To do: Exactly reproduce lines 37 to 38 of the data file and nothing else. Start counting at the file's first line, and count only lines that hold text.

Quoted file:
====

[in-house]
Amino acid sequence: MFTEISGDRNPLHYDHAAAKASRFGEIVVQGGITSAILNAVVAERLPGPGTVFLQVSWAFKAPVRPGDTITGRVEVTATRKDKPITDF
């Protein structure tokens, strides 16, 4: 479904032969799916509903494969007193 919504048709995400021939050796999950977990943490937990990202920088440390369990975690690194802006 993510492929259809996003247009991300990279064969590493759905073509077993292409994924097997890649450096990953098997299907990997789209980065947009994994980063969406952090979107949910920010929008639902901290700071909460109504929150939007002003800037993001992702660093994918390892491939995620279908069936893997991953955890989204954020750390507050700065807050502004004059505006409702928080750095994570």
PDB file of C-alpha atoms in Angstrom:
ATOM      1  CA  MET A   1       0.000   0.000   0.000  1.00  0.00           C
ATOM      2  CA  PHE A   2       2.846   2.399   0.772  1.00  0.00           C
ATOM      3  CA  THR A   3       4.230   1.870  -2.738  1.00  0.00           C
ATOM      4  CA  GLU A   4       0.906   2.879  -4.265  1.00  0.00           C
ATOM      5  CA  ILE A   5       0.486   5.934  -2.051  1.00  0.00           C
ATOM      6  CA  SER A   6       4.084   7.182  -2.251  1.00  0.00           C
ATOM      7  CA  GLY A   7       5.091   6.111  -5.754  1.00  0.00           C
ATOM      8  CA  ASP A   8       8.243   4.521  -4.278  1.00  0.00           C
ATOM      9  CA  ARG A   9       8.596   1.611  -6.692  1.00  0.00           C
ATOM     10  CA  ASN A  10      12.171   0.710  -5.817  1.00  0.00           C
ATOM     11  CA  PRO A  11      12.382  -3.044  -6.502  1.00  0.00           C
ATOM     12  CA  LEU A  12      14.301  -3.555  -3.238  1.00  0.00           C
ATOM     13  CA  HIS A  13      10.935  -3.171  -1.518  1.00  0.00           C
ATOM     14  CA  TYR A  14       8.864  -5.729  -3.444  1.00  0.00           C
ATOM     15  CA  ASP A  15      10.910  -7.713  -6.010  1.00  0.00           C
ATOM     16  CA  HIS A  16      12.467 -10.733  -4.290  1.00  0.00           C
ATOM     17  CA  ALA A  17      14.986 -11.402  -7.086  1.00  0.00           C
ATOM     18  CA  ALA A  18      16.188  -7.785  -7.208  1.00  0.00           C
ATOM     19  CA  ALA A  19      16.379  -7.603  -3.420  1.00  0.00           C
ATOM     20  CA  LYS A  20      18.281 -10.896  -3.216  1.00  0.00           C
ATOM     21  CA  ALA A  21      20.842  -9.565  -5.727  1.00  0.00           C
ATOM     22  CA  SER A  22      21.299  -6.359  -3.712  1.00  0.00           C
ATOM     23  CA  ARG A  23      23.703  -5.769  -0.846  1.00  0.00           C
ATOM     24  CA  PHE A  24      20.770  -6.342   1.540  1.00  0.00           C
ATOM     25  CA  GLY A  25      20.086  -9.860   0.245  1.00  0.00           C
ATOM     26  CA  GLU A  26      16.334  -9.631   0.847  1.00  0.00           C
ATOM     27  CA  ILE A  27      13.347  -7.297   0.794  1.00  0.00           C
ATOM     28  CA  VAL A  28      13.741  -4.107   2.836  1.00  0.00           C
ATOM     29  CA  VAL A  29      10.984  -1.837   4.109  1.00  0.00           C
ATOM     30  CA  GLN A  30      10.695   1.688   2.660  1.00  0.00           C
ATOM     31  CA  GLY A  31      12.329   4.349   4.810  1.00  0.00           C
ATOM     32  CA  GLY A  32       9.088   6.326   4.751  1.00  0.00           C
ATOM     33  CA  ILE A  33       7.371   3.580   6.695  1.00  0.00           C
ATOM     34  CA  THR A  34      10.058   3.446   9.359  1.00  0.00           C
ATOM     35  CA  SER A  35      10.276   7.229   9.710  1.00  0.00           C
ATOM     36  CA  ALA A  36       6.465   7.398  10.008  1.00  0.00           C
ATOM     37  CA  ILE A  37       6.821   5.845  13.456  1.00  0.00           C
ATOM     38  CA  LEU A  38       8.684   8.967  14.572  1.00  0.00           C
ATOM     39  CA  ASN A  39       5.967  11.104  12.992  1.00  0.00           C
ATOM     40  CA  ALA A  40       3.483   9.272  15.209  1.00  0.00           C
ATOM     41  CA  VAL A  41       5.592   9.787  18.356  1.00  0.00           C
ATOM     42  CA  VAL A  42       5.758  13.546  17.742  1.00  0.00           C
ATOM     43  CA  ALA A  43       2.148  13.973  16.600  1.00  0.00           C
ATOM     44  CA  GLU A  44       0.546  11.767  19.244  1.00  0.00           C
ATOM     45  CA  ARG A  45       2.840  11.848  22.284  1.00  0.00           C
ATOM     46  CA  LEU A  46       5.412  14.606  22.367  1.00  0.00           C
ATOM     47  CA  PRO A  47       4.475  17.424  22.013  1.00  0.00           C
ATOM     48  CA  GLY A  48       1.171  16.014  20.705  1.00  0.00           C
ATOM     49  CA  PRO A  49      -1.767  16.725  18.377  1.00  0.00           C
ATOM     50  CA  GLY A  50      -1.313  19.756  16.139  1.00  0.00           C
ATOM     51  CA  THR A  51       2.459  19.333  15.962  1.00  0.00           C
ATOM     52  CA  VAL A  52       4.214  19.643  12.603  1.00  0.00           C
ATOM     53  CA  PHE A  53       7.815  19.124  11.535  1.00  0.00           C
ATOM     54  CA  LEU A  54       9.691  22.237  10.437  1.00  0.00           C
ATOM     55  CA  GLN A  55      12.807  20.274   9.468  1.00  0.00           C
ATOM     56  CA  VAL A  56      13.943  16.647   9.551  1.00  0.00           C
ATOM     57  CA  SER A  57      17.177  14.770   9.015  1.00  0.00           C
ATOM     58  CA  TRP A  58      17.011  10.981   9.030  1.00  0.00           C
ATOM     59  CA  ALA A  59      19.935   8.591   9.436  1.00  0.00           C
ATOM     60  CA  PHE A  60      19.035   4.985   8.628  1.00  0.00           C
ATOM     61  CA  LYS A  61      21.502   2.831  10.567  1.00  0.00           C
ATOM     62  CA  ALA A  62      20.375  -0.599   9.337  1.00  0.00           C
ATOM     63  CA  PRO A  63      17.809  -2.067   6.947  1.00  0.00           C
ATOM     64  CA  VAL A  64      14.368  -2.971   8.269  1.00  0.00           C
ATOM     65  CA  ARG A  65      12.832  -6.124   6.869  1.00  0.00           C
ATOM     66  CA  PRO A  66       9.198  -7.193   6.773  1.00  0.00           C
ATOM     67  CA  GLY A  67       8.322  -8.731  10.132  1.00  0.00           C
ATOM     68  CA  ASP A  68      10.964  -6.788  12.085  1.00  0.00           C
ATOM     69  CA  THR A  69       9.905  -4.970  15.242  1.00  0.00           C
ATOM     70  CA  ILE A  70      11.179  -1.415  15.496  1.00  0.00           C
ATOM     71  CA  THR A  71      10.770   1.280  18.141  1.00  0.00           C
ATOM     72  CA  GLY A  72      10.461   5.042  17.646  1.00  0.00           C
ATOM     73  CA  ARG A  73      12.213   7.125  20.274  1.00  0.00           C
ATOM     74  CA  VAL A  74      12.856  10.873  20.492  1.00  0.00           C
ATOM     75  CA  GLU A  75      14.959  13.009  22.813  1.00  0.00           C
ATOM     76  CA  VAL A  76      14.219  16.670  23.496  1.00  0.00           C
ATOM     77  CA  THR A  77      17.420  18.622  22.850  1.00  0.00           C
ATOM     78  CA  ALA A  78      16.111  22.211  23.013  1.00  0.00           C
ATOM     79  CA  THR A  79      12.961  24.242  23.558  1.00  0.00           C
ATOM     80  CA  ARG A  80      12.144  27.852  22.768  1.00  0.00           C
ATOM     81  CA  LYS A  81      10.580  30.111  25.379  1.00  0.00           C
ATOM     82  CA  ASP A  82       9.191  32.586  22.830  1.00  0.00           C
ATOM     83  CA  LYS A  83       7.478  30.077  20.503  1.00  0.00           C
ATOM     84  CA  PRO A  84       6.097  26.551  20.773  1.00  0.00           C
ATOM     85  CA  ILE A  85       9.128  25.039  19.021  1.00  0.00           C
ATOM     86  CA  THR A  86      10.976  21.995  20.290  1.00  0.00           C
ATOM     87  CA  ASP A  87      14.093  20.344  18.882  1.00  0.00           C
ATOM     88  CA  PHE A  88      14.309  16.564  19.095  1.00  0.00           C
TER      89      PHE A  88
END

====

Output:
ATOM     33  CA  ILE A  33       7.371   3.580   6.695  1.00  0.00           C
ATOM     34  CA  THR A  34      10.058   3.446   9.359  1.00  0.00           C